Friday 15 March 2013

Biodegradable Diapers from recycled cardboard

VTT Technical Research Centre of Finland has developed a process that enables recycled paper and cardboard to be used as a raw material for nonwovens. Hygiene and home care products, such as nappies, sanitary towels and cleaning cloths, are among the many items that can be manufactured from the biodegradable nonwovens. The manufacturing costs of cardboard-based nonwovens are around 20% lower than for nonwovens produced from wood raw materials. The forest industry will be among those likely to benefit from new business opportunities opened up by nonwovens based on recycled paper and cardboard.

Nonwovens are essentially consumer goods that once used will end up in a landfill site along with other community waste. In the metropolitan area alone, an estimated 10,000 tonnes of nappies and sanitary towels are disposed of each year. The principle raw material in nonwovens manufacture is biologically non-degradable polyester. Up to now, market entry for bio-based nonwovens derived from wood has stalled because of prohibitive production costs.

“Now for the first time we can make use of recycled paper and cardboard as a nonwovens raw material,” says Ali Harlin, Research Professor at VTT. “The new process means that bio-based nonwovens are now more competitive on price in comparison with plastic-based products. The manufacturing costs of cardboard-based nonwovens are around 20% lower than for nonwovens produced from wood raw materials. New business opportunities should open up fairly rapidly, since the technology required for manufacturing nonwovens from recycled materials is already in place.”

Every year Europe generates around 60 million tonnes of recycled paper, of which cardboard makes up around 40%. The demand exists for new applications and technology for exploiting recycled paper due to the EU’s objective of raising the proportion of recycled paper to 70 per cent. The method developed by VTT could extend future possibilities for re-use, particularly in the case of cardboard, which is more cost-effective as a raw material than fine paper.

Cleansing the cardboard of filler material, lignin and hemicellulose is a key part of nonwovens manufacture. VTT has matched several fibre-processing methods in the preparation of dissolving pulp to assist in obtaining pure cellulose from the recycled cardboard. The dissolving pulp produced in the research project was regenerated using VTT’s patented carbamate technology, which is safer and more environmentally friendly than the traditional viscose process. The nonwovens were manufactured with foam forming technology that uses little water.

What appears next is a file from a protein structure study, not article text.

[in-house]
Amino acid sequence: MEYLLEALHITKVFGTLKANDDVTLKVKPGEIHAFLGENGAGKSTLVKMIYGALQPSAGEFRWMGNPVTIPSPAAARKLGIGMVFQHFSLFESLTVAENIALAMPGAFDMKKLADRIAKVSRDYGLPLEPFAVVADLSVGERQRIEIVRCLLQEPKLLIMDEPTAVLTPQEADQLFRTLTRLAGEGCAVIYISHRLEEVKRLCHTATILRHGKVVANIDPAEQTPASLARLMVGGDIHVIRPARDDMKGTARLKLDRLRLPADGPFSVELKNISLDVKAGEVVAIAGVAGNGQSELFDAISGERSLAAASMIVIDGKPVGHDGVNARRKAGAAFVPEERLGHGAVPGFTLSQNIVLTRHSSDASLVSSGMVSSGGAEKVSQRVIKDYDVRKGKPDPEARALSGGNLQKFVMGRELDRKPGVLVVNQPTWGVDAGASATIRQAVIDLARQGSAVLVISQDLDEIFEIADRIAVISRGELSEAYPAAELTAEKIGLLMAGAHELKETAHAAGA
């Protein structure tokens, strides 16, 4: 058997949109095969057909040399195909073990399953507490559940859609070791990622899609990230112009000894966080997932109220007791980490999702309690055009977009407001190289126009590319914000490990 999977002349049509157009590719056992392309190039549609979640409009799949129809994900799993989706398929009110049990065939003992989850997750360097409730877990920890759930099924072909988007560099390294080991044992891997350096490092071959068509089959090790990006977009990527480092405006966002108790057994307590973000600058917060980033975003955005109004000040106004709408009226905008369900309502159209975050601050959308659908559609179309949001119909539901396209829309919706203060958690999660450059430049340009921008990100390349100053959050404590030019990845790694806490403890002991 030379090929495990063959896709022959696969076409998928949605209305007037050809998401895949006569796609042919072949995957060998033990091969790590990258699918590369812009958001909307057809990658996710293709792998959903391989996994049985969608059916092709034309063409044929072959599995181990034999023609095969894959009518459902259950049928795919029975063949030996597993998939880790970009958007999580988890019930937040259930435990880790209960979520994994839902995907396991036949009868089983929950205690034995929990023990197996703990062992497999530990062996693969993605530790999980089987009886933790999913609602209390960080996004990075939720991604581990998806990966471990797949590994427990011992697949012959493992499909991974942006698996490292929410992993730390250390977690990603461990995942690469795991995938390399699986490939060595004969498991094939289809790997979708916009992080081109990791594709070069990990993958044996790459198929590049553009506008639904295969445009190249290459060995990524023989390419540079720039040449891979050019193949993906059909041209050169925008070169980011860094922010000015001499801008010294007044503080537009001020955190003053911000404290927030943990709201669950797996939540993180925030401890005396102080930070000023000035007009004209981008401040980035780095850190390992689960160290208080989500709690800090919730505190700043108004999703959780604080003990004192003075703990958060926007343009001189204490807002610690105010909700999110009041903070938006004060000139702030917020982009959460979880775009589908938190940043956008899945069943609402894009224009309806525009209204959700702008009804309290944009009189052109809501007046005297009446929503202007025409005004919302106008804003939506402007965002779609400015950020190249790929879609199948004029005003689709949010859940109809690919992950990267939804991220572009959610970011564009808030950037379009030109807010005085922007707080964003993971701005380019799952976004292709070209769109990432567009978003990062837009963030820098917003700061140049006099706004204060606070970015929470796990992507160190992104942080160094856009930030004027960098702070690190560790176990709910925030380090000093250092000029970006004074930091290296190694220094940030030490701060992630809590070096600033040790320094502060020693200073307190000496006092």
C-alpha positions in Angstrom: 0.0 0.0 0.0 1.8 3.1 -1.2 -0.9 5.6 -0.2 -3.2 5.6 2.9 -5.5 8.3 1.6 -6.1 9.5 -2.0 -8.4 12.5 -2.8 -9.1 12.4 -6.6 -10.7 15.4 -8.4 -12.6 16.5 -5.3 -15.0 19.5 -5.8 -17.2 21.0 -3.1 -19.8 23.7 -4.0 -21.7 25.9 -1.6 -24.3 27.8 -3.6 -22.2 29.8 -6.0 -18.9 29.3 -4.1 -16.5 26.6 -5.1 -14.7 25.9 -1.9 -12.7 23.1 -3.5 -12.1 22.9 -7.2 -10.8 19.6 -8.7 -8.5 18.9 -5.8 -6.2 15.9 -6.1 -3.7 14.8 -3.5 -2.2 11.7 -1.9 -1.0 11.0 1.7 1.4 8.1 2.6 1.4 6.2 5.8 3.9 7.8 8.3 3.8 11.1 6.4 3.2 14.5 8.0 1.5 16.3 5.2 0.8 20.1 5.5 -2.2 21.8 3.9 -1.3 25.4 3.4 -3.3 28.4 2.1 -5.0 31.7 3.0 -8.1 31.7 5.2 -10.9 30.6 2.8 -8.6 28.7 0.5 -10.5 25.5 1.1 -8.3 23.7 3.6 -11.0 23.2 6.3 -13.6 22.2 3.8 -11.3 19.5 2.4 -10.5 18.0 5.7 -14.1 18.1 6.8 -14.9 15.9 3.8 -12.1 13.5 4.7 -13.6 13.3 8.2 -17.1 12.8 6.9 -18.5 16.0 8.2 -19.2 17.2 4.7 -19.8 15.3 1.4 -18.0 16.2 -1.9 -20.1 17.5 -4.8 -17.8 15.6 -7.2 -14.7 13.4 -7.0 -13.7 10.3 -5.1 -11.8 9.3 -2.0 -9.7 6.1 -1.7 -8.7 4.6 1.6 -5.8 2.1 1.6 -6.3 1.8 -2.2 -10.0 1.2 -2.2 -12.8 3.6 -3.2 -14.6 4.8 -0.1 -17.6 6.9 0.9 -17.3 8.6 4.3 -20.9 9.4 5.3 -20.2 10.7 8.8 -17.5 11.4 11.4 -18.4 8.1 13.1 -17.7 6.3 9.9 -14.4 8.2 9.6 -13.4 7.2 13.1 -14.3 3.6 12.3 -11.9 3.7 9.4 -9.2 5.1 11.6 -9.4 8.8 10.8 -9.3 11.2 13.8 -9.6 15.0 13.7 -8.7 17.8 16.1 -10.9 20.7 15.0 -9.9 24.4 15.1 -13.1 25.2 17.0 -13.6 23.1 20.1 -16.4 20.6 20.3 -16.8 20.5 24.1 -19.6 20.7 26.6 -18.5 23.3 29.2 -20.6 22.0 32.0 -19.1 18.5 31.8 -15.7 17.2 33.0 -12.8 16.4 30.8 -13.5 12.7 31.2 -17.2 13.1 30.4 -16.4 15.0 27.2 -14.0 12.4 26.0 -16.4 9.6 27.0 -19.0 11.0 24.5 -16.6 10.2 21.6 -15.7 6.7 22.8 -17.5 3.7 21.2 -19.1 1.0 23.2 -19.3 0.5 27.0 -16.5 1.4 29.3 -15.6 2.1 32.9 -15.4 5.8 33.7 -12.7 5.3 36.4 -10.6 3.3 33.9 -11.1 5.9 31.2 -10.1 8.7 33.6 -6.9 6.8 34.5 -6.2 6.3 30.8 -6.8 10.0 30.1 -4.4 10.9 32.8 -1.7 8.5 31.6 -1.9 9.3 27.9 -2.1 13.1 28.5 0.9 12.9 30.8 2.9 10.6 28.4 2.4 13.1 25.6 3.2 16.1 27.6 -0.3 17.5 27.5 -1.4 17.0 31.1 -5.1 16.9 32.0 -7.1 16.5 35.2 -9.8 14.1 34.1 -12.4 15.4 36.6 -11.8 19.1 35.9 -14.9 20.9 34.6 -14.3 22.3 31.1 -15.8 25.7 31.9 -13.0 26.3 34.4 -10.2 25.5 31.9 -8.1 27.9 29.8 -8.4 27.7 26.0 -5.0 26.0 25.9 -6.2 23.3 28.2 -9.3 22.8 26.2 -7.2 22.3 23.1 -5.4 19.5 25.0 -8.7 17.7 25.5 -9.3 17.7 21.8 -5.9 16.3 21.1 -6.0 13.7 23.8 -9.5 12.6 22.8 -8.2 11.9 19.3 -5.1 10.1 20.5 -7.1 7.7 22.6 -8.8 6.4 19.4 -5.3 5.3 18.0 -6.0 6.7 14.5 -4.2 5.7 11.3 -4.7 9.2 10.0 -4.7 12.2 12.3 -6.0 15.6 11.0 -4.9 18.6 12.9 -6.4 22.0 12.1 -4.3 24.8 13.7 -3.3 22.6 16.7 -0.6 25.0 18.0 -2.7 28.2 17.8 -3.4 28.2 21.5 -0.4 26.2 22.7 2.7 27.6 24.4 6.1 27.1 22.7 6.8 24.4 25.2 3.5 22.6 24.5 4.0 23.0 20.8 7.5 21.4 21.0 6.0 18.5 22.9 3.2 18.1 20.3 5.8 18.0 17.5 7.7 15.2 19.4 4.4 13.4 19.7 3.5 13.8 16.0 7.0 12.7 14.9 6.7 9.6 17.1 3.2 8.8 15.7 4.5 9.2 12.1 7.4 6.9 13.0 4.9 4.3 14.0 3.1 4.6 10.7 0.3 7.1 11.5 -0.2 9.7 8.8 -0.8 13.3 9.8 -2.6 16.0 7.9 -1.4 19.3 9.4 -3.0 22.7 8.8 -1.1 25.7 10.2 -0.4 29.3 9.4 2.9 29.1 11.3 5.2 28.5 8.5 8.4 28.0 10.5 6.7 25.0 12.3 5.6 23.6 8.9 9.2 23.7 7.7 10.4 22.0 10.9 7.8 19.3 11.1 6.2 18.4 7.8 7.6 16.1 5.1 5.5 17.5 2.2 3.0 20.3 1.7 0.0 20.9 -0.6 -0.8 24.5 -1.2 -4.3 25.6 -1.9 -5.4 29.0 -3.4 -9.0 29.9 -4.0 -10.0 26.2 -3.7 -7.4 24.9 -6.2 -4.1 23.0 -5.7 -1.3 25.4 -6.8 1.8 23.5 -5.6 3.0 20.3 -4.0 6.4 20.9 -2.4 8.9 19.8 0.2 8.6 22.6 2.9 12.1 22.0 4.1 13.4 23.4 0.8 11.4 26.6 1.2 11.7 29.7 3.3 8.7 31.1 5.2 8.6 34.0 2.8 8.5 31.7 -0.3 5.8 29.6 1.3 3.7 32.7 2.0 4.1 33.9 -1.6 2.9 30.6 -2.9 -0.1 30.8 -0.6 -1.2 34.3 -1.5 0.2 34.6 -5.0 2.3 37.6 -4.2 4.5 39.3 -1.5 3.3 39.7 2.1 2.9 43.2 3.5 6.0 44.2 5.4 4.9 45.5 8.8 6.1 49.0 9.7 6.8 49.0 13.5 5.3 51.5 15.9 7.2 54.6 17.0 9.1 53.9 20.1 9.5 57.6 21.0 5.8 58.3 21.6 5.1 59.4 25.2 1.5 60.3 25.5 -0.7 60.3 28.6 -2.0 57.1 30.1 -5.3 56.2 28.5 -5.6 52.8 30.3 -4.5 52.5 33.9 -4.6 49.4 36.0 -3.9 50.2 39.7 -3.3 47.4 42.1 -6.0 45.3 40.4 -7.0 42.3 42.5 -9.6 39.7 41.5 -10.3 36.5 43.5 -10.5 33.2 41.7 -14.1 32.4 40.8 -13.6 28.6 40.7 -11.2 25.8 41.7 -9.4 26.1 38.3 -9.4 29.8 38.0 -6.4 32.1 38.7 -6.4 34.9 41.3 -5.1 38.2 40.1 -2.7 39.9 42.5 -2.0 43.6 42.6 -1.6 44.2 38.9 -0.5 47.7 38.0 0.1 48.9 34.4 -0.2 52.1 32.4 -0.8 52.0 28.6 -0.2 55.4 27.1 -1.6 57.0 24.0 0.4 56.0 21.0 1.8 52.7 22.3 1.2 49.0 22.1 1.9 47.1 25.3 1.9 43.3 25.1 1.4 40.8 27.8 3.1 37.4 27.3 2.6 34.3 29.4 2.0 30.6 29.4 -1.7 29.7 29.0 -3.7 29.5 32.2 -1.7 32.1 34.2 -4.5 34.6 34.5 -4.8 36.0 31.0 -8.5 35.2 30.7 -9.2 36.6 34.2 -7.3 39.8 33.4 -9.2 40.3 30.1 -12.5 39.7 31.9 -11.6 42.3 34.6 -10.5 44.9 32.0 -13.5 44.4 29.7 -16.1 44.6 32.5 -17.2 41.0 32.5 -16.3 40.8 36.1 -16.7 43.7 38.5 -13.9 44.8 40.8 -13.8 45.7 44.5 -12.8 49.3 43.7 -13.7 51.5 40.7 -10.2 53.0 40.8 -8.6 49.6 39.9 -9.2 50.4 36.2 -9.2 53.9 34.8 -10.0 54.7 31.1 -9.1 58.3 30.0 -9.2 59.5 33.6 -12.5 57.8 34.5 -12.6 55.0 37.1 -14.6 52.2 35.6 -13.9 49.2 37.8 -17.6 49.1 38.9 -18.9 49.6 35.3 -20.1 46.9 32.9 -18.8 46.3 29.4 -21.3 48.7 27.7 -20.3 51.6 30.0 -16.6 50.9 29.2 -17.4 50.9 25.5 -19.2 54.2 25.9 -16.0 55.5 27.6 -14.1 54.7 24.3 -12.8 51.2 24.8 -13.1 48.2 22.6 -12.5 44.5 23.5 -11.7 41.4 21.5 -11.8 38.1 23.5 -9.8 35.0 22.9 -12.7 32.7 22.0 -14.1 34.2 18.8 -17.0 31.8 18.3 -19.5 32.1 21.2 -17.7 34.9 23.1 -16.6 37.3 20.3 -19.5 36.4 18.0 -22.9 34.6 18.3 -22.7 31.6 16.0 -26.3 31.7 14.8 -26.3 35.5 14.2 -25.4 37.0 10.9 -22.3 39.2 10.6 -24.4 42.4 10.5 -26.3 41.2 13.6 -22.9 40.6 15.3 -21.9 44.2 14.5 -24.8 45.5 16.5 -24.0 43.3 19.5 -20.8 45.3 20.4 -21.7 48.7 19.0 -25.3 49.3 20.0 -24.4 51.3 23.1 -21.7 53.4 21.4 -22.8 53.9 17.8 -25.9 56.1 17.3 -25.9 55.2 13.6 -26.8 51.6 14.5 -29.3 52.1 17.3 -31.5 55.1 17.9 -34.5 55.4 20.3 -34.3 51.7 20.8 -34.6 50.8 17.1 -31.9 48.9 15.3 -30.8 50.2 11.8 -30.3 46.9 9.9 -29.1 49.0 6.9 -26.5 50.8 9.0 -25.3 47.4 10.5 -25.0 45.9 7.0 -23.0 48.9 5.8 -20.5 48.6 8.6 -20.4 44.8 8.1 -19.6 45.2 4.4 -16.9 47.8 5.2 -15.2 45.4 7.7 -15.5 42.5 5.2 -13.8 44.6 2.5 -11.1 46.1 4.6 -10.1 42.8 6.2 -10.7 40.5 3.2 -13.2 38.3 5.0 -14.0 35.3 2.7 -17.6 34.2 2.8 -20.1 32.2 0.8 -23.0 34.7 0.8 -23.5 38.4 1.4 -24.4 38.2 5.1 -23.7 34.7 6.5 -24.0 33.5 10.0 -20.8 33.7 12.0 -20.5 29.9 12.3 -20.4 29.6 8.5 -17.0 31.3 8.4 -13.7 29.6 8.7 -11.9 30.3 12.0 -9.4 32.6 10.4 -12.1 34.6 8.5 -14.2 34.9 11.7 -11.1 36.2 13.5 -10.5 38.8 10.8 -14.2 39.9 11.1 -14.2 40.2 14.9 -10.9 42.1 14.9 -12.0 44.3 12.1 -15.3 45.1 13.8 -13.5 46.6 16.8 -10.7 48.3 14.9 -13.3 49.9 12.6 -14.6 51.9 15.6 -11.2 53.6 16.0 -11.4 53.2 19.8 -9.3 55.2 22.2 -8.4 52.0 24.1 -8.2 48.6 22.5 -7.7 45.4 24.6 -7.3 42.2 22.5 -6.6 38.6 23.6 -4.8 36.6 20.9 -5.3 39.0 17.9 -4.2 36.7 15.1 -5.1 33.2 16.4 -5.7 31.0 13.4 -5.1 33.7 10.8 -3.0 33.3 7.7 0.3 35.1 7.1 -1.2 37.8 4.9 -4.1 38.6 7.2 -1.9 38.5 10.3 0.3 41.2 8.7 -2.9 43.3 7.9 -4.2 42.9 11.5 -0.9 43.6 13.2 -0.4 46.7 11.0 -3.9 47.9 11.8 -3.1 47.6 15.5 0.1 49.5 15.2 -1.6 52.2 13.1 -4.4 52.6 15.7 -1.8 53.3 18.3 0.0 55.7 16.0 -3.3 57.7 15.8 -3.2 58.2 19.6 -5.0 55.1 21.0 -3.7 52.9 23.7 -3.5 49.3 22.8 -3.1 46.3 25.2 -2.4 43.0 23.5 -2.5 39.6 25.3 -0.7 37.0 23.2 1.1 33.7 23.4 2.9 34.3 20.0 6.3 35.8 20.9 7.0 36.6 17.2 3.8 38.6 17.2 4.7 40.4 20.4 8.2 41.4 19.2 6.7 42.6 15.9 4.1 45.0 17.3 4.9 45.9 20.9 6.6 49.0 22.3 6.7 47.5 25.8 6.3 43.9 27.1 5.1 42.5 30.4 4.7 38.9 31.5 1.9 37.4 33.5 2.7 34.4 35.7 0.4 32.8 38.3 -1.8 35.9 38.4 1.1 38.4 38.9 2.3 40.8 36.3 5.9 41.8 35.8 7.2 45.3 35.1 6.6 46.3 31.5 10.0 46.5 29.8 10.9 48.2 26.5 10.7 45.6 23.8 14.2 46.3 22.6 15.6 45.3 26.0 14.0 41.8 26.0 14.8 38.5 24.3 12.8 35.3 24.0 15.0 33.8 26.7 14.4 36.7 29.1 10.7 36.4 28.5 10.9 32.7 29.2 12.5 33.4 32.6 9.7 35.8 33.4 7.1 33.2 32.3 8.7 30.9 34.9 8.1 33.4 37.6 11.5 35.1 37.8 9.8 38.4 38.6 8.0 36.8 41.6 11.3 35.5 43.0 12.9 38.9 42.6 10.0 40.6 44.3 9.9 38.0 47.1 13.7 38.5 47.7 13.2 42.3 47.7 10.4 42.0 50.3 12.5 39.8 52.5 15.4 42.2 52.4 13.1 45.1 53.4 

Around 1.9 million tonnes of various types of nonwovens were manufactured in Europe in 2011. Strong growth in the global market for nonwovens is forecast to continue for the foreseeable future. Apart from hygiene, health and cleaning products, the nonwovens have further applications in, among others, the construction industry.

Saturday 2 March 2013

Nippon Paper Makes Cellulose Nanofibres from Pulp

Nippon Paper Industries Co., Ltd. (President: Yoshio Haga) has decided to build new verification and production facilities for cellulose nanofibers at Iwakuni Mill of Chemical Division to develop the cellulose nanofiber business using pulp as materials.

Cellulose nanofibers are materials obtained by breaking plant fibers (pulp) down to the nano-order level, several orders of magnitude smaller than a micron. They provide excellent features: the elasticity is as high as that of aramid fibers known for high intense fiber, they stretch well just like glass as temperature changes, and they provide high barrier performance to gas, including oxygen. Also, as they come from plant fibers, they are characterized by a low environmental footprint in production and disposal, as well as light weight. Cellulose nanofibers are expected to find many applications, such as reinforcements, thickener and gas barrier materials.

The new verification and production facilities for cellulose nanofibers will have an annual production capacity of 30 or more tons, and will start production in October 2013. The facilities will make it easy to disintegrate pulp by implementing prior treatment chemically. The basic development for this has already been conducted in a project called “Research and Development of Nanodevices for Practical Utilization of Nanotechnology” at the New Energy and Industrial Technology Development Organization (NEDO). The new facilities will be Japan’s first full-fledged facilities producing cellulose nanofibers by chemical treatment. This project plan has been selected for the Ministry of Economy, Trade and Industry’s innovation site support business, “Subsidies for Maintenance, etc. of Advanced Technology Verification and Assessment Facilities.”

The establishment of the facilities enables the full-scale supply of samples to facilitate the cellulose nanofiber business, and accelerates the development of applications. As a comprehensive biomass company, the Nippon Paper Group plans to enhance its technology to promote the overall use of forest resources, which are recyclable resources, and expand its business domains.